Proper 14, Year B, 2006

Someone in your home is baking a loaf of bread.  For an hour now the warm fragrance has drifted around corners and under door frames and over tables to tease you with its inviting scent.  Despite Dr. Perricone’s warnings about the dangers of simple carbohydrates, you know that when the loaf of warm bread is ready to be sliced, you will be first in line to cut off a large piece, slather it in butter, and slowly savor the way it melts in your mouth.

As you put the bread in your mouth, digestive enzymes begin working, breaking the bread down into smaller, more manageable pieces.  As the bread travels through the stomach and intestines, it is further broken down and becomes fuel and nutrients. Much of the bread literally becomes part of you, providing the energy for your day and some nutrients to help your body function.  Once the bread passes through your mouth into your stomach, eating the bread shifts from a sensory experience to a primal, biological one.

We are disconnected from the nutritional importance of bread, but for many around the world, that piece of bread would literally give them life.  That piece of bread, with all of its nutrients and carbohydrates would fill their bodies with energy, boost their immune systems, and give them hope.

Thousands of years ago, wandering in the desert, God’s chosen people also needed bread.  They had been walking for years, without regular food and drink, and were exhausted.  To make sure they relied completely on him, the only food they received was directly from God.  When God did choose to provide food for the wandering Israelites, he first chose to shower them with manna, a mysterious, heavenly food that resembled, of course, bread.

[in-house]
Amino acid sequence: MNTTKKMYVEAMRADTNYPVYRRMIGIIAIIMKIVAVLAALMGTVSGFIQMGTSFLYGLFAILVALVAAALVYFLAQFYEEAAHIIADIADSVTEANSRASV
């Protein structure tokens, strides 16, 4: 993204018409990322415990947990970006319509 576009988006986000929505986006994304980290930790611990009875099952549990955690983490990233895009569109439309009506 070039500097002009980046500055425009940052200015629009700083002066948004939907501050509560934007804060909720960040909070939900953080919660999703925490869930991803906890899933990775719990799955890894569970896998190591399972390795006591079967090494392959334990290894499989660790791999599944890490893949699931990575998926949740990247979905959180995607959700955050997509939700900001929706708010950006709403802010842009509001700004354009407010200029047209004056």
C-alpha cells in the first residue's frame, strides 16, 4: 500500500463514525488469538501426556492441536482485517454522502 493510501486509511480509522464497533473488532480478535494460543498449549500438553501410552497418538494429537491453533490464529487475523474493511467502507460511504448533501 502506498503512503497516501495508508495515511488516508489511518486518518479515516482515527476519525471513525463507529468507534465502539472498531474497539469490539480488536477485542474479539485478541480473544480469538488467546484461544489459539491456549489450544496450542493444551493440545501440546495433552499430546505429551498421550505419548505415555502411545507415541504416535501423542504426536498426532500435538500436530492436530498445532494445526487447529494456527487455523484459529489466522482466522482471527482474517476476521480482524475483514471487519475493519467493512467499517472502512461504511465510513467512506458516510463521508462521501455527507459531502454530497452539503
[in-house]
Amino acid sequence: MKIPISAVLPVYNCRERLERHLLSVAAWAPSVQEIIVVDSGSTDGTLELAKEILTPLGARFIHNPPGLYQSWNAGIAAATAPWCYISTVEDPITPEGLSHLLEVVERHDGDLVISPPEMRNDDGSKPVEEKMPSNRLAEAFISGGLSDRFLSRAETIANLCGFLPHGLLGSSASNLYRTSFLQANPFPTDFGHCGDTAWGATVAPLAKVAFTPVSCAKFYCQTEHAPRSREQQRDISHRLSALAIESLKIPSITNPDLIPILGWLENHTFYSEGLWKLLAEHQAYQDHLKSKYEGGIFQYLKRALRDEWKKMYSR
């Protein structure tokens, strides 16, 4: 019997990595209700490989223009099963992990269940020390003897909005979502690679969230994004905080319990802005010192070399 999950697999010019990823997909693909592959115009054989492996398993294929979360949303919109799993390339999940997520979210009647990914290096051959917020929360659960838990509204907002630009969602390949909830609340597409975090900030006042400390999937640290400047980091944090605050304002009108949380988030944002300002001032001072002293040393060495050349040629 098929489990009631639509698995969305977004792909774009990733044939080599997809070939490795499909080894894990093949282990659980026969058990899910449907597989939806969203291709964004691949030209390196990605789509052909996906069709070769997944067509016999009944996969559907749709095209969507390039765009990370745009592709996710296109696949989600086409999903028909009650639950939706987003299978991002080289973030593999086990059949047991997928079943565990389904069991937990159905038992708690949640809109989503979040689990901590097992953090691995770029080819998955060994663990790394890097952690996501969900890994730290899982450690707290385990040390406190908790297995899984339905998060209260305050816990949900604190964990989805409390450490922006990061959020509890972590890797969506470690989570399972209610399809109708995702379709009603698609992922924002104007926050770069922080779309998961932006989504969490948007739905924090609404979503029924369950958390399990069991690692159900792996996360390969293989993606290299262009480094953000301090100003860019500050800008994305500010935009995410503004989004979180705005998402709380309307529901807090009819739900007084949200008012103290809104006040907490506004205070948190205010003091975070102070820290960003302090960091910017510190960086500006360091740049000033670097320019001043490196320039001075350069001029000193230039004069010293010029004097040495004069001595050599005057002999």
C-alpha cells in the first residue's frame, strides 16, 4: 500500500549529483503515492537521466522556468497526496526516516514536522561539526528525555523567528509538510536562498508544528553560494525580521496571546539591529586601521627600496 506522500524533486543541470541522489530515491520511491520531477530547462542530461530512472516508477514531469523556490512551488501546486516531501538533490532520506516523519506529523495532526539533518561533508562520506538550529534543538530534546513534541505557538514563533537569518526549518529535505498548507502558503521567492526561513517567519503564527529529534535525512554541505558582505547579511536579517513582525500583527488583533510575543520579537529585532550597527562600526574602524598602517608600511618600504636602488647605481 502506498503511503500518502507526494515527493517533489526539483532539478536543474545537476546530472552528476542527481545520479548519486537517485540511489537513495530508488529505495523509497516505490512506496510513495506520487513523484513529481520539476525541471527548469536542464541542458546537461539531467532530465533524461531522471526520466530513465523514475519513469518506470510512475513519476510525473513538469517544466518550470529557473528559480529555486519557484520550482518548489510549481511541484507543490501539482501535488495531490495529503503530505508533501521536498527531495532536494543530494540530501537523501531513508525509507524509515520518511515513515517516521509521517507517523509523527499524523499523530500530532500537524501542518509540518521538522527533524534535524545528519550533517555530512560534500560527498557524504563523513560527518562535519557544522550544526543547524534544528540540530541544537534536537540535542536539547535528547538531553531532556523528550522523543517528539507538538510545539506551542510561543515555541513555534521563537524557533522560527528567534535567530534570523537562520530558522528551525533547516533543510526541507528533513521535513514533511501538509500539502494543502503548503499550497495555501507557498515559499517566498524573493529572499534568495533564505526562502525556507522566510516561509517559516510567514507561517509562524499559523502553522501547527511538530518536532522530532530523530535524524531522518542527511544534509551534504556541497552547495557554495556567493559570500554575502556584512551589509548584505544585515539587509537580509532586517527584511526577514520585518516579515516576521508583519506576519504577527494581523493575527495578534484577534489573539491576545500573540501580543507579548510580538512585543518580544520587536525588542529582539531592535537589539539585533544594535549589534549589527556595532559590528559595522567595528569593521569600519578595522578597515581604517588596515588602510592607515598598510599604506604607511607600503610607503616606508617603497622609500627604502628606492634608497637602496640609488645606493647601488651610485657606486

This manna fed the wanderers, but did not ultimately satisfy them.  After a few hours of eating manna, they were starving again.  And when they became hungry again, God’s generosity completely slipped their mind and they began complaining almost instantly. But still, the manna sustained them for many years.

Finally, after 40 years of wandering and complaining, the Israelites entered the promised land.  The land was rich with food-fruit, vegetables, meat, and ingredients for all the bread they could bake.  The Israelites needed the manna no longer. 

Fifteen hundred years passed, and even though the Israelites complained about the manna while they were in the desert, as a people they never forgot about it.  Manna became a symbol of God’s faithfulness, and the importance of relying on God, rather than your own resources. 

Do you remember two weeks ago, when the gospel reading was about the feeding of the 5000? (Yes, yes you do.)  This is the passage in which Jesus miraculously turns a few fish and a loaf of bread into an abundant feast.  The people who experienced it were amazed, and told all their friends. 

Once Jesus gets off the mountain, people start following him, hoping for a repeat performance.  Maybe they are curious, maybe they are hungry, but they want to see the magic man make some bread!